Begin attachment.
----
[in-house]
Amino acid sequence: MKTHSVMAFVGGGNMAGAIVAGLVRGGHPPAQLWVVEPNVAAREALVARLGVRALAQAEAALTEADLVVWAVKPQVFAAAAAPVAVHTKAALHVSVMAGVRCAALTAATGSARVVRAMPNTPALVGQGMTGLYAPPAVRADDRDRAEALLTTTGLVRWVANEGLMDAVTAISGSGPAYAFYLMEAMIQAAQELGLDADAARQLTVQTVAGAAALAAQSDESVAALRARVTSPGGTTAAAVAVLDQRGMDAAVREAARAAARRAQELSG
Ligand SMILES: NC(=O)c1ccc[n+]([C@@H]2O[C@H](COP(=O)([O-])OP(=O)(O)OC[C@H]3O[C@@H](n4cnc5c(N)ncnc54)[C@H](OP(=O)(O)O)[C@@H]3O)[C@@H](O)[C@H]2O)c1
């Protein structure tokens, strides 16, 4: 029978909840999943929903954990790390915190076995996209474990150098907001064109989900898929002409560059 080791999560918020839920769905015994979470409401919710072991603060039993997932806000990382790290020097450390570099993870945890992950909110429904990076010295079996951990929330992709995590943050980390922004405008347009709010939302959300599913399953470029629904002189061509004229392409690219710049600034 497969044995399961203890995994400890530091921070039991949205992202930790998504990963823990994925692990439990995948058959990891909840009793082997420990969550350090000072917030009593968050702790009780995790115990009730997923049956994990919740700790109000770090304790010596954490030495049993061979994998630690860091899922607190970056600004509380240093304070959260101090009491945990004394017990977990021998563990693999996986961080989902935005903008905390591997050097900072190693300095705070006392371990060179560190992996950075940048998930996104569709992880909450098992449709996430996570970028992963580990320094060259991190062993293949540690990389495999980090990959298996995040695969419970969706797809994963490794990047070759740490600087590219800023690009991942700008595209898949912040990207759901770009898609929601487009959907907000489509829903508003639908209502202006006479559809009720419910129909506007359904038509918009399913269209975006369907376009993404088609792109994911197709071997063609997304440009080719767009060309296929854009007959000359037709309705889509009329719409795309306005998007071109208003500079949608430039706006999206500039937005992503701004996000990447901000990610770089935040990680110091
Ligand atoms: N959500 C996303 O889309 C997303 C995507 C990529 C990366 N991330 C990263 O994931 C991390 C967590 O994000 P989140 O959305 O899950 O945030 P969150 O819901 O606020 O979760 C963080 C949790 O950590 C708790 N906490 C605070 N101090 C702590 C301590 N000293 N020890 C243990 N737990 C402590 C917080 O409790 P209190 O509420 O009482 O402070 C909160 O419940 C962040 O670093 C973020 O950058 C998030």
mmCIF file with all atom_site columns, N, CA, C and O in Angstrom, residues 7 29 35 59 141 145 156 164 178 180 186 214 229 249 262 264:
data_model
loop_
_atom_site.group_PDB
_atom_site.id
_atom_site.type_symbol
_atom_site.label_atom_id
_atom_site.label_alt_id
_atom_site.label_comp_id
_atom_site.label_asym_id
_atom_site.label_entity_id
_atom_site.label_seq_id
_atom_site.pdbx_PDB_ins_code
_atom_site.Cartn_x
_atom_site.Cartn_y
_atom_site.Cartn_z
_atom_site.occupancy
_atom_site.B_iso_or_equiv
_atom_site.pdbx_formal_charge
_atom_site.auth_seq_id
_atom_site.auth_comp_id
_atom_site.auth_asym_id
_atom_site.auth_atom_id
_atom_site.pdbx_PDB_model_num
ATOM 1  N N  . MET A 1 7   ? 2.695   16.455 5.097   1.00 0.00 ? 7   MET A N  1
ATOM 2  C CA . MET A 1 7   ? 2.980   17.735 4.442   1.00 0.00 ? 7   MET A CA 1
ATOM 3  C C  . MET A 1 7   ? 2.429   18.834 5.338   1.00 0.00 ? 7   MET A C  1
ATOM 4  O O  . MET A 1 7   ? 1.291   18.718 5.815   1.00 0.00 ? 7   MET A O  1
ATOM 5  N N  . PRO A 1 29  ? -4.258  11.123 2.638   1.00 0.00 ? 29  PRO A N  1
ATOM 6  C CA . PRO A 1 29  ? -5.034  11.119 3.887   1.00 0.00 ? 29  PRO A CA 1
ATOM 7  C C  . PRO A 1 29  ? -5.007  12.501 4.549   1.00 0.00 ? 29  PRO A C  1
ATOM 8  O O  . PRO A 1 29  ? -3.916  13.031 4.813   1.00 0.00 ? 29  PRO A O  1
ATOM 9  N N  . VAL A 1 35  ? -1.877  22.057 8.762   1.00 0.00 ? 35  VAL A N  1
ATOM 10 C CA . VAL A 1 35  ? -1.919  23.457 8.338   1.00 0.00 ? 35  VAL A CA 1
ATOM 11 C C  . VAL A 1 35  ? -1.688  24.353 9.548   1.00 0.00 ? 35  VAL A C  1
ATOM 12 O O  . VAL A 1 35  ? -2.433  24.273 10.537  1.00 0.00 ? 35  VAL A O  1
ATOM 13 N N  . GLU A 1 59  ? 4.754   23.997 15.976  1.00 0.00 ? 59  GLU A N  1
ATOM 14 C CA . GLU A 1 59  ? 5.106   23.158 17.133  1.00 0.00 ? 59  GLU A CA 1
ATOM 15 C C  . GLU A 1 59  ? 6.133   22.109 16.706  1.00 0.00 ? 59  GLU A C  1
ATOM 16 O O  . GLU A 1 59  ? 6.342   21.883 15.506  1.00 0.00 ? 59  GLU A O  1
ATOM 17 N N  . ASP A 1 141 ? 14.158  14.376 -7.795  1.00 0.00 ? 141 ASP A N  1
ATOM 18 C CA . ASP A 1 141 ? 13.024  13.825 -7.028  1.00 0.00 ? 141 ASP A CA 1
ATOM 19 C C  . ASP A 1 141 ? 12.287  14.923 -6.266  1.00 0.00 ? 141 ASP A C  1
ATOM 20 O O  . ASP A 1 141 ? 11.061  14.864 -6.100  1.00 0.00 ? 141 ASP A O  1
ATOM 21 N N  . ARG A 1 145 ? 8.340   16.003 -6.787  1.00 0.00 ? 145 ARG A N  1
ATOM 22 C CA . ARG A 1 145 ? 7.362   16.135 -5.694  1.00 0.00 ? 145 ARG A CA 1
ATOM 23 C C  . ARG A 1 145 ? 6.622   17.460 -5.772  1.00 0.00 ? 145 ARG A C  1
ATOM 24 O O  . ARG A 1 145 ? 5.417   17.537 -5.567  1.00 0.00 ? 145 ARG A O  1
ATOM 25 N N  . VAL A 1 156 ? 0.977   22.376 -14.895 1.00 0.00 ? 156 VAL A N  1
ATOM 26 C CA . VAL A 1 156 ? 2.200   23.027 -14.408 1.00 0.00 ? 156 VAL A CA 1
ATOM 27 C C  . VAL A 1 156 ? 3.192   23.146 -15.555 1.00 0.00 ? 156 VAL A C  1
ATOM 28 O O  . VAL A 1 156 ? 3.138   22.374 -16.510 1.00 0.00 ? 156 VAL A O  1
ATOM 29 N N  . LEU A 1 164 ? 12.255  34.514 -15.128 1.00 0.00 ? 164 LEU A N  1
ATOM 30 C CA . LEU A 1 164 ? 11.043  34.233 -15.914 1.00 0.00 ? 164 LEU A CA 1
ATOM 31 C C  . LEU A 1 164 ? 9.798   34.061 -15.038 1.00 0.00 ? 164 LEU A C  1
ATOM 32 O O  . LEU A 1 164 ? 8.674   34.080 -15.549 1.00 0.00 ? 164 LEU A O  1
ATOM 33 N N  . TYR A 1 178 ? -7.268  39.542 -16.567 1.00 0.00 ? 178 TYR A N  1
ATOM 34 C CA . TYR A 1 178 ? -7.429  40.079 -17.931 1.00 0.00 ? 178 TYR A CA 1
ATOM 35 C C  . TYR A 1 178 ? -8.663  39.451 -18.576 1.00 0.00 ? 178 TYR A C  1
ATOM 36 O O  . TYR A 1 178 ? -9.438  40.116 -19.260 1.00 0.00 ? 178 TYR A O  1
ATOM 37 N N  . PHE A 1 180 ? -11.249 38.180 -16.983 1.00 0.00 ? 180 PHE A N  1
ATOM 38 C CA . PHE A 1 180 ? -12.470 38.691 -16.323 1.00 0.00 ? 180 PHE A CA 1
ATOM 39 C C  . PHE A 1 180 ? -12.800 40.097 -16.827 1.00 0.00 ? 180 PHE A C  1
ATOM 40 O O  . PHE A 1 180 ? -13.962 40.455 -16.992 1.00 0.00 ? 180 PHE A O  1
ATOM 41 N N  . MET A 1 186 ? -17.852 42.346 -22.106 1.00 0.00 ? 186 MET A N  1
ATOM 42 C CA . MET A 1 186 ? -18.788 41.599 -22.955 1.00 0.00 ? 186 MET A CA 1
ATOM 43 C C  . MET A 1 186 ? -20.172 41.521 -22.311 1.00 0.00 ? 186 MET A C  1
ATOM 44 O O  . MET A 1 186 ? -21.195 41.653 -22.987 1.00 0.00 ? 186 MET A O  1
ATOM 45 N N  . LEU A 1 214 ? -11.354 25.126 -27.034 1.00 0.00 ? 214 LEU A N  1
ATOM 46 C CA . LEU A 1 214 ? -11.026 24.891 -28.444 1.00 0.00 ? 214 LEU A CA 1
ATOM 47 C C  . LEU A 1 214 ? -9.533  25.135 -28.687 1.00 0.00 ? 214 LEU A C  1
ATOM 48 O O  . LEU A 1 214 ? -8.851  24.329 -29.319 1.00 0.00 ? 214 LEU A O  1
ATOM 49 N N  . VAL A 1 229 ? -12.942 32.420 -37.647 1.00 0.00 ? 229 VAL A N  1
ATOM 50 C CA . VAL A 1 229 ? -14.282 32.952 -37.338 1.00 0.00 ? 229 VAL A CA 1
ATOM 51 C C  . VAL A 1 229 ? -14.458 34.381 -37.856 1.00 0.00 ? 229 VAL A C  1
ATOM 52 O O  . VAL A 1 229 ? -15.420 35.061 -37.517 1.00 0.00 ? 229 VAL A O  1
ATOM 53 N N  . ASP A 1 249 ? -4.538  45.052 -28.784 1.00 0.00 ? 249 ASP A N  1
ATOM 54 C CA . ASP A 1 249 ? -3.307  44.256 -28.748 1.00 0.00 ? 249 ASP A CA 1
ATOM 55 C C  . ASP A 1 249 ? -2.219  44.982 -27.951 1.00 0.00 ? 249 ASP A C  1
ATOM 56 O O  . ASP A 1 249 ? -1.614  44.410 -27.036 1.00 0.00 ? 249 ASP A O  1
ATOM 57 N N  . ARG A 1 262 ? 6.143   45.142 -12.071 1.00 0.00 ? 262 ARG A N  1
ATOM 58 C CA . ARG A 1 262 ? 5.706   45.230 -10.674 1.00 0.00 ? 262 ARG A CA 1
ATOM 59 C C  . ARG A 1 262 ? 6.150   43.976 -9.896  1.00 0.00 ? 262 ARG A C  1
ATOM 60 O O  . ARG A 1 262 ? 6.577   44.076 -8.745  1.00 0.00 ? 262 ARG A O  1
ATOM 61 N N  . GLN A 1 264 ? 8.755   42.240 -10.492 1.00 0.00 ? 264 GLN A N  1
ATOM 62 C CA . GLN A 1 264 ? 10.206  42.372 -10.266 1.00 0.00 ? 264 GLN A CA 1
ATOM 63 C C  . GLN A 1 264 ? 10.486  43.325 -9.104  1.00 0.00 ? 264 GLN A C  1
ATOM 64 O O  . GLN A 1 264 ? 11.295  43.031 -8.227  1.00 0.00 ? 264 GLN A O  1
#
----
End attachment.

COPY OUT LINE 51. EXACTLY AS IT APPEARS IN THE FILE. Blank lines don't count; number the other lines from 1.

ATOM 22 C CA . ARG A 1 145 ? 7.362   16.135 -5.694  1.00 0.00 ? 145 ARG A CA 1